Since 40 percent of crashes that result in serious injury occur at intersections, it’s good to know that research shows that roundabouts make traffic safer. Instead of head-on collisions, roundabouts deflect vehicles, sending them on an arc and usually lessening the force of any crashes. But drivers – especially new drivers – should know how to approach and drive on roundabouts safely. These following five tips might save your life, so read on!
- Always Slow Down When Approaching a Roundabout
- Give Way the Right Way
- Don’t change lanes in a multi-lane roundabout
- Resist the urge to give other drivers a piece of your mind
- Keep a safe distance behind trucks and other big vehicles
This is a common-sense thing to do, but many people don’t. When approaching any roundabout – even if it’s a wide, empty one – you should slow down. This will ensure you don’t lose control of your vehicle if you’re driving in rainy or otherwise difficult conditions.
In cases of light traffic, slowing down your vehicle can keep you from trying to enter the roundabout too quickly to make it in front of another driver, misjudging the speed and distance of one or both of you, and causing a silly accident.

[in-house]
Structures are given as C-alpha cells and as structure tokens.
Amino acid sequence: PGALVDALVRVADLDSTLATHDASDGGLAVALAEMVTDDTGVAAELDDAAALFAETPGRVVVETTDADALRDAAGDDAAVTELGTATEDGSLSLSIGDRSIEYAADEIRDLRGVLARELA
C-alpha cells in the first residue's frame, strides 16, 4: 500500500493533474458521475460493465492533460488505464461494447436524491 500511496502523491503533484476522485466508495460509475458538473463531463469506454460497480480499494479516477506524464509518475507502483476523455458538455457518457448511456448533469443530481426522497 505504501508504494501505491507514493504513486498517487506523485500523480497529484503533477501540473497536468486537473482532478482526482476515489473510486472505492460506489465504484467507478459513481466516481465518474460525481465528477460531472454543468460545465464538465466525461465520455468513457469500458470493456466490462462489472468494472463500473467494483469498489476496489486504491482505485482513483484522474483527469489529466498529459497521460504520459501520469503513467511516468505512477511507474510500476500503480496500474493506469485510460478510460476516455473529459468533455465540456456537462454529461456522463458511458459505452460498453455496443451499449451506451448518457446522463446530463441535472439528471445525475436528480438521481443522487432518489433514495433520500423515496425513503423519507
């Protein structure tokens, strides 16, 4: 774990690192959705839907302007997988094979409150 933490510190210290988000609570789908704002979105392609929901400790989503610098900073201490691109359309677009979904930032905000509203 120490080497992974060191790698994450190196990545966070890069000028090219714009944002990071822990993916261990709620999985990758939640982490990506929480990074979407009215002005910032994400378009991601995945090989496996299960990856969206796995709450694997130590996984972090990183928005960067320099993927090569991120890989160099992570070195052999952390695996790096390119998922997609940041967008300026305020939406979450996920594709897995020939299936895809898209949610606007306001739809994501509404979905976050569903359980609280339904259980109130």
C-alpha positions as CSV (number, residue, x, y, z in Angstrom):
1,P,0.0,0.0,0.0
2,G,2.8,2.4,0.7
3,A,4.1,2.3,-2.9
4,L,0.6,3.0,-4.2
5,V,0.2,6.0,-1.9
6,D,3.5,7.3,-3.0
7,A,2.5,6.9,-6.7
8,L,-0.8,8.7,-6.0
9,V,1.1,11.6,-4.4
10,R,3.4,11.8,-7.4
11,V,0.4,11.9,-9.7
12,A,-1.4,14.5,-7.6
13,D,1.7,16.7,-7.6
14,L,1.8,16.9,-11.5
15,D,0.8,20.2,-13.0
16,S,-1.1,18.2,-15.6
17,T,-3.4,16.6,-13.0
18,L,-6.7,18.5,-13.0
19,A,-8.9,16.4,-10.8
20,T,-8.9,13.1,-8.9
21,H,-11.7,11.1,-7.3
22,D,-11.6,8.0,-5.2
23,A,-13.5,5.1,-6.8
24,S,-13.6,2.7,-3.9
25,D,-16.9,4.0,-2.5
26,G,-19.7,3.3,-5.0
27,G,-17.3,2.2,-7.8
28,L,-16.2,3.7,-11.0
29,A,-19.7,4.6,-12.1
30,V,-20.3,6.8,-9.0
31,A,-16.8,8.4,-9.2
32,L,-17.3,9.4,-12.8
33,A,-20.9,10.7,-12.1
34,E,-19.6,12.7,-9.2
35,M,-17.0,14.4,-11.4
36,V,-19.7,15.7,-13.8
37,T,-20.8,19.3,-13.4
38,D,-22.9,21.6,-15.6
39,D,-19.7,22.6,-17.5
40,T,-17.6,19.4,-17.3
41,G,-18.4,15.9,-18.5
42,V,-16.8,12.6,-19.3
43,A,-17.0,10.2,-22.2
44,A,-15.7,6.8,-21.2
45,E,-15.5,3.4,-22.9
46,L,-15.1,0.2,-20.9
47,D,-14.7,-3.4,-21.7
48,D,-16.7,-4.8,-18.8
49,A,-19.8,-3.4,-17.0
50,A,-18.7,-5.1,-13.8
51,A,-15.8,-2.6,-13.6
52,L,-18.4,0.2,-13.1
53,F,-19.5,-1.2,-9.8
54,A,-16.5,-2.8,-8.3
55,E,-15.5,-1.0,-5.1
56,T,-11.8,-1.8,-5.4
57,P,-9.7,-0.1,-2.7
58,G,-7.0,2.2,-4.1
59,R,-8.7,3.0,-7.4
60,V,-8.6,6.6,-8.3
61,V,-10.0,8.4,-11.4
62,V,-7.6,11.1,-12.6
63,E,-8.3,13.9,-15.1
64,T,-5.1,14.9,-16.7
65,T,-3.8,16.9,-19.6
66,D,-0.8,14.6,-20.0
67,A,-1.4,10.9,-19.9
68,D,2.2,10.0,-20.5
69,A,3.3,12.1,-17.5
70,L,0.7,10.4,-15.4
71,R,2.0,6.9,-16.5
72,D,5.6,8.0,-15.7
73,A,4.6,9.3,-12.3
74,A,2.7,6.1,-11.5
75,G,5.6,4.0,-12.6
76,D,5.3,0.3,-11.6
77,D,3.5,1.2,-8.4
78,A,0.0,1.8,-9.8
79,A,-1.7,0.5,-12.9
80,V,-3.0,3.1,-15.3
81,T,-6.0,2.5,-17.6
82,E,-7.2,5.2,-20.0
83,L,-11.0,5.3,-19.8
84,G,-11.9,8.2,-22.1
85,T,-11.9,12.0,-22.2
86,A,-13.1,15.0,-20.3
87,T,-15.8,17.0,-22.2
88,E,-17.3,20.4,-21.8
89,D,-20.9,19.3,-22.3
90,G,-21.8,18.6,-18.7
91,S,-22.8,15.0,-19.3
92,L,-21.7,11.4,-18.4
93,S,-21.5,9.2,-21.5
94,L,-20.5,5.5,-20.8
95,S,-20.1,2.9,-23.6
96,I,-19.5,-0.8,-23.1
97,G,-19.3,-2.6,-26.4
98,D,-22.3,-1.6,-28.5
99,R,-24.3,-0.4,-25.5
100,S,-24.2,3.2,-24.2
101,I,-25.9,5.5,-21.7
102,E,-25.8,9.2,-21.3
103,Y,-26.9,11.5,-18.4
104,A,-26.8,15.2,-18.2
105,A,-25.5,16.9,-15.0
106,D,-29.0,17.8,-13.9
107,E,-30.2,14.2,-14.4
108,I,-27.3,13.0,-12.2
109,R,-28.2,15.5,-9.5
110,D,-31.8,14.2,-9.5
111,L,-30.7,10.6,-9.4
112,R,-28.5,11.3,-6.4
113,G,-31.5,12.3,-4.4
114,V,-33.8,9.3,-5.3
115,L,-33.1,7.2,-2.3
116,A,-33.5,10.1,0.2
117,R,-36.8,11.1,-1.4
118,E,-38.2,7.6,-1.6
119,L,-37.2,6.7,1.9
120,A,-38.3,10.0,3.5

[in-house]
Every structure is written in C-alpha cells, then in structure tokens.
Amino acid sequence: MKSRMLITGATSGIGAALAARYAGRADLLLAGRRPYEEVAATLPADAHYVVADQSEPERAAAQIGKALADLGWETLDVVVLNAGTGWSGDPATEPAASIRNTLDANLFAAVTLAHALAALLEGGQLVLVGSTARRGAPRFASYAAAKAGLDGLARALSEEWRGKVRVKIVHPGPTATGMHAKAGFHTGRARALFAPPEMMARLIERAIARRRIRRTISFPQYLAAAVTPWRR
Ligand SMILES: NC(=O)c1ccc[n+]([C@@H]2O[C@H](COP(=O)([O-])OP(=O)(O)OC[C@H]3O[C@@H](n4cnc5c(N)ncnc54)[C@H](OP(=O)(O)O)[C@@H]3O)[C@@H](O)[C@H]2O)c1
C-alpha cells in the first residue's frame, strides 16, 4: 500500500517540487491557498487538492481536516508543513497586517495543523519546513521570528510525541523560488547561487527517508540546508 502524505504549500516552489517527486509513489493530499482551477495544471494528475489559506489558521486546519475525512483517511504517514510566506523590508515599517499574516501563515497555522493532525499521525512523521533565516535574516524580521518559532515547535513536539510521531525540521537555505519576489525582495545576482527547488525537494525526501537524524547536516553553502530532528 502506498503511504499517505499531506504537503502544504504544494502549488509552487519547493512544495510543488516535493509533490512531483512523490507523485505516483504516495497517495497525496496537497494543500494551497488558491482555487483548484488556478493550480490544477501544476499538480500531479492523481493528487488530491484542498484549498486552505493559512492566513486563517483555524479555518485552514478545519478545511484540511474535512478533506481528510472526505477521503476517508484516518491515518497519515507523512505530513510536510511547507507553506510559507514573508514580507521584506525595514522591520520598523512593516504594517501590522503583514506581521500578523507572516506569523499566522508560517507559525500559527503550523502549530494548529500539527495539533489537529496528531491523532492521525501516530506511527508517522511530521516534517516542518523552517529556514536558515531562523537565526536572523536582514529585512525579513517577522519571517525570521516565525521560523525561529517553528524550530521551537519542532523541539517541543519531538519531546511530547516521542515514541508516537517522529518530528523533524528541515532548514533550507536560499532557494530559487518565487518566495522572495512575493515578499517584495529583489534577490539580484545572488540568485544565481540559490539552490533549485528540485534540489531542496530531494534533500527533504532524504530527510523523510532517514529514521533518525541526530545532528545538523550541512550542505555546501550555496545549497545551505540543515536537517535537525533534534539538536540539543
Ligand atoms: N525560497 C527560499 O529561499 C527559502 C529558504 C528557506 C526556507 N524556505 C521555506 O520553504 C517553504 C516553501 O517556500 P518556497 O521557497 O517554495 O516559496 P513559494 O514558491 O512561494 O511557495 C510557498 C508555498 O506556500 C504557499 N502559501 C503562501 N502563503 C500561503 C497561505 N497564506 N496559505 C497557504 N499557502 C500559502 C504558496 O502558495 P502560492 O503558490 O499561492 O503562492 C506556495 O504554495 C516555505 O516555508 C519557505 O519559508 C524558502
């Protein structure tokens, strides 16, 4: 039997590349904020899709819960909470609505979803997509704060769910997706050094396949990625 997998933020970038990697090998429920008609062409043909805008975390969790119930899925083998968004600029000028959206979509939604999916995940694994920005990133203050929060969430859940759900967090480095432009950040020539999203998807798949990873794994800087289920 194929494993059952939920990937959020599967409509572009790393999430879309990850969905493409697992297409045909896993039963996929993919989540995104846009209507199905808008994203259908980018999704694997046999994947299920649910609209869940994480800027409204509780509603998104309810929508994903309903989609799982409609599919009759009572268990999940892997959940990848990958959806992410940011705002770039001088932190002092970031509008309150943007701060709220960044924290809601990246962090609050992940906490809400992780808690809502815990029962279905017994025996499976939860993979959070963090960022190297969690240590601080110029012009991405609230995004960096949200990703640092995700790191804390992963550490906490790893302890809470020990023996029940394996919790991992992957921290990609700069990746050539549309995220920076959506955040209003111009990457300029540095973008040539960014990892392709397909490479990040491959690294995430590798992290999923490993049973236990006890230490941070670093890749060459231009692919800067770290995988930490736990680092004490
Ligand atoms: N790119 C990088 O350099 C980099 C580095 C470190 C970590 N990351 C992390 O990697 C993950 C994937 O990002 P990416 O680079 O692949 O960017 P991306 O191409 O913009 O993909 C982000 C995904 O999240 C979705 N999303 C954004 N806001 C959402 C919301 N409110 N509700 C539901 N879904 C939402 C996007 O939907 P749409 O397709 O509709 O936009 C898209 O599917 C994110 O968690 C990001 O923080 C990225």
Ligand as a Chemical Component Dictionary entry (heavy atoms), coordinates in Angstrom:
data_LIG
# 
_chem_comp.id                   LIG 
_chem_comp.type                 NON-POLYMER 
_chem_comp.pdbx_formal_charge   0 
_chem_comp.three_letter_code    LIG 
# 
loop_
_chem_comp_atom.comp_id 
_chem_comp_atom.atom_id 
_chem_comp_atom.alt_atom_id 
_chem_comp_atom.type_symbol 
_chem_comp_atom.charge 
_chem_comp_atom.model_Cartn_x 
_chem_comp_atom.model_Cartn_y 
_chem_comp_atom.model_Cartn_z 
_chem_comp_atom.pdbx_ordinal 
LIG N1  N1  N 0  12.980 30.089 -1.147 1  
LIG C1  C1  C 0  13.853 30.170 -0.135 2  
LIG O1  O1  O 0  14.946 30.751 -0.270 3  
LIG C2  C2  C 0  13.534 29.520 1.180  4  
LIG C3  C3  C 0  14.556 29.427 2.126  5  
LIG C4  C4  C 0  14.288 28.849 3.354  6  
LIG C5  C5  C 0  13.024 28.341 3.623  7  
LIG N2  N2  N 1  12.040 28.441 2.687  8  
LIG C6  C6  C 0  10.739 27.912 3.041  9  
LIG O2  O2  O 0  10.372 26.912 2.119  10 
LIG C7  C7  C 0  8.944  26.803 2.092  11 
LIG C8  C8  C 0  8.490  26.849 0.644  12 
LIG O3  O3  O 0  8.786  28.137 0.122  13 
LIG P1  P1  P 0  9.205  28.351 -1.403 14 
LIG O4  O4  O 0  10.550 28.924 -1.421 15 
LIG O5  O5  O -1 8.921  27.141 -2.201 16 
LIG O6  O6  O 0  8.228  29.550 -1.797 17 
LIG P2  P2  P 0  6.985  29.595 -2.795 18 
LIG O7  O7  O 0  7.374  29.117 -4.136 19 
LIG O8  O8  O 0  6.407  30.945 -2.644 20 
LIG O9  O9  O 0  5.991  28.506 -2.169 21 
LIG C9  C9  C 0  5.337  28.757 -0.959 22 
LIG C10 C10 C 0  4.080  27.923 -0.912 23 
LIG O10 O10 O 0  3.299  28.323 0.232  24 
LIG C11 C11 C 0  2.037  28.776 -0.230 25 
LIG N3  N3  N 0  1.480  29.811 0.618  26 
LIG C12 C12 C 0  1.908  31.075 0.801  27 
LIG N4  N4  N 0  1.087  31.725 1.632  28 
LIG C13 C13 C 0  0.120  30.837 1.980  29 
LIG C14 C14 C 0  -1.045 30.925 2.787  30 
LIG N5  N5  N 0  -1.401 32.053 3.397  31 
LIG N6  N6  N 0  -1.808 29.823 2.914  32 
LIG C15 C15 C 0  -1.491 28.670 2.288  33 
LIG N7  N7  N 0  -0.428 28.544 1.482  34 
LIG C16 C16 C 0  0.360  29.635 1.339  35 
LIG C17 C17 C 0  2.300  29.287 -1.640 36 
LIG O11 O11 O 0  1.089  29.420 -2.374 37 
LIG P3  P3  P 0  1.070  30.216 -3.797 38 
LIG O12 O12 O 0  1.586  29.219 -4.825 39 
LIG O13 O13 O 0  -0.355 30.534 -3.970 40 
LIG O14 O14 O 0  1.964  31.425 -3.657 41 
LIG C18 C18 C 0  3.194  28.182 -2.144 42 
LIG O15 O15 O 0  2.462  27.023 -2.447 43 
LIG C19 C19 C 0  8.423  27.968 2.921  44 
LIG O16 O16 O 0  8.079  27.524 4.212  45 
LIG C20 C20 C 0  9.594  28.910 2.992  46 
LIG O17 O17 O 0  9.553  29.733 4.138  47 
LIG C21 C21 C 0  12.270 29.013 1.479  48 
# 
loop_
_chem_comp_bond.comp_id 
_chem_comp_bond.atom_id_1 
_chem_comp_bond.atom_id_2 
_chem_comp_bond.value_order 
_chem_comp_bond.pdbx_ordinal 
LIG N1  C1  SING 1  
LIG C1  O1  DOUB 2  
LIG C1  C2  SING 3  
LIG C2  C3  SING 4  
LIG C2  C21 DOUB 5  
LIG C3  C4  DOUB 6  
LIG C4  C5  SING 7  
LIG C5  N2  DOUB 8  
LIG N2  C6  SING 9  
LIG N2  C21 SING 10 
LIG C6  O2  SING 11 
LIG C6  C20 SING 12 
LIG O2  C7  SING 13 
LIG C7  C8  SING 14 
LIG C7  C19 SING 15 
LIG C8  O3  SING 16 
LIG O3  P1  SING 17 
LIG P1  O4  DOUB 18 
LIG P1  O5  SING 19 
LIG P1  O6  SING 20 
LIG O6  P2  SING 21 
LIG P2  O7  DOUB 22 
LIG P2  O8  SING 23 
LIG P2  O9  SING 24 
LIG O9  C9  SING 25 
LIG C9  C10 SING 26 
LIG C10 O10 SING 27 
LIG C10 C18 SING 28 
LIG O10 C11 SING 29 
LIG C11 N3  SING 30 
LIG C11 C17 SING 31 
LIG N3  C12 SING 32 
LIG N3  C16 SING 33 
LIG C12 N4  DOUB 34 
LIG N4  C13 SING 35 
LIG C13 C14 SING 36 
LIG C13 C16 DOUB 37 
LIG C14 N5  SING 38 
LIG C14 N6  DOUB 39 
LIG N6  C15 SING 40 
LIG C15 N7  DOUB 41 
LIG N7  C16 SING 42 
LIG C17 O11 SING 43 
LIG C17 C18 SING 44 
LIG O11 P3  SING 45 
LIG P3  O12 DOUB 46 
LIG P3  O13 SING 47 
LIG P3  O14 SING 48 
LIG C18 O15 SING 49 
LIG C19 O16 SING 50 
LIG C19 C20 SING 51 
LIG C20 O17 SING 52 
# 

Remember, when giving way, you only need to give way to vehicles that have entered the roundabout before you. Some people have the mistaken idea that they should give way to cars on their right – and as a result, wait much longer than is normal, as well as impeding traffic flow.
This can lead to dangerous situations, where frustrated drivers behind you either try to manoeuvre around and place themselves in a hazardous position, or honk and beep at you, potentially leading you to make a rash move.
Once you’re in, don’t change lanes to make an exit or overtake a slower vehicle.
Abrupt lane changing in a roundabout is a leading cause of crashes. You’ll want to be. in the right lane to go right or straight and in the left to go straight, turn left, or make a U-turn. Better safe than sorry!
It’s tempting to try to communicate with other drivers, whether it’s in anger or to give a heads-up about something. In a roundabout, this can be even more tempting, since traffic is usually slower.
That’s not a great idea, however, because taking your eyes off of what’s going on in front of you for even just a few seconds can mean not seeing a driver who’s coming into the roundabout without giving right of way or someone who’s executing a risky lane change right in front of you. So keep your eyes on the road – that applies to driving in roundabouts, too.
Large vehicles such as trucks will often use both lanes of a roundabout (if it’s a two-lane roundabout), and turns by trucks can be dangerous if your vehicle is too close to it. Keep yourself a safe distance behind such vehicles – there’s little point risking your car and your health.
That’s all – keep these tips in mind when driving roundabouts and you’ll reduce the risk – on your part – of getting into unpleasant situations as much as possible. Drive safe!